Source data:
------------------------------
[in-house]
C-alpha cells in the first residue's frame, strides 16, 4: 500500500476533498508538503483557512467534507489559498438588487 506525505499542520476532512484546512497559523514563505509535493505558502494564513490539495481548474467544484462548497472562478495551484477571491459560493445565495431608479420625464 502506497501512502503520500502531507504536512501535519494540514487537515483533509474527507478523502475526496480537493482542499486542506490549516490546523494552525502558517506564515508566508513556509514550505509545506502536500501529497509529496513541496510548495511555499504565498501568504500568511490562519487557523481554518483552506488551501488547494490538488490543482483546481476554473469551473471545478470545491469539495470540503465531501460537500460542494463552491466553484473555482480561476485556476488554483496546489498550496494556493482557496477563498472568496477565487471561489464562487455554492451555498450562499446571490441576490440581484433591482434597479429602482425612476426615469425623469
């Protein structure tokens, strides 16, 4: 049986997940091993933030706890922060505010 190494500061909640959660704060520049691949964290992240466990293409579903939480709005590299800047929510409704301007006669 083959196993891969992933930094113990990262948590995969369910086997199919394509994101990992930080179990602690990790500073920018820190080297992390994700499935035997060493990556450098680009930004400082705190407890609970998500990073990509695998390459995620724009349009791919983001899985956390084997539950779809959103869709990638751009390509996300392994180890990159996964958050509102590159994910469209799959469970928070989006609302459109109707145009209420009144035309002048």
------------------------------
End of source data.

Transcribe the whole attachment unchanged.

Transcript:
[in-house]
C-alpha cells in the first residue's frame, strides 16, 4: 500500500476533498508538503483557512467534507489559498438588487 506525505499542520476532512484546512497559523514563505509535493505558502494564513490539495481548474467544484462548497472562478495551484477571491459560493445565495431608479420625464 502506497501512502503520500502531507504536512501535519494540514487537515483533509474527507478523502475526496480537493482542499486542506490549516490546523494552525502558517506564515508566508513556509514550505509545506502536500501529497509529496513541496510548495511555499504565498501568504500568511490562519487557523481554518483552506488551501488547494490538488490543482483546481476554473469551473471545478470545491469539495470540503465531501460537500460542494463552491466553484473555482480561476485556476488554483496546489498550496494556493482557496477563498472568496477565487471561489464562487455554492451555498450562499446571490441576490440581484433591482434597479429602482425612476426615469425623469
């Protein structure tokens, strides 16, 4: 049986997940091993933030706890922060505010 190494500061909640959660704060520049691949964290992240466990293409579903939480709005590299800047929510409704301007006669 083959196993891969992933930094113990990262948590995969369910086997199919394509994101990992930080179990602690990790500073920018820190080297992390994700499935035997060493990556450098680009930004400082705190407890609970998500990073990509695998390459995620724009349009791919983001899985956390084997539950779809959103869709990638751009390509996300392994180890990159996964958050509102590159994910469209799959469970928070989006609302459109109707145009209420009144035309002048």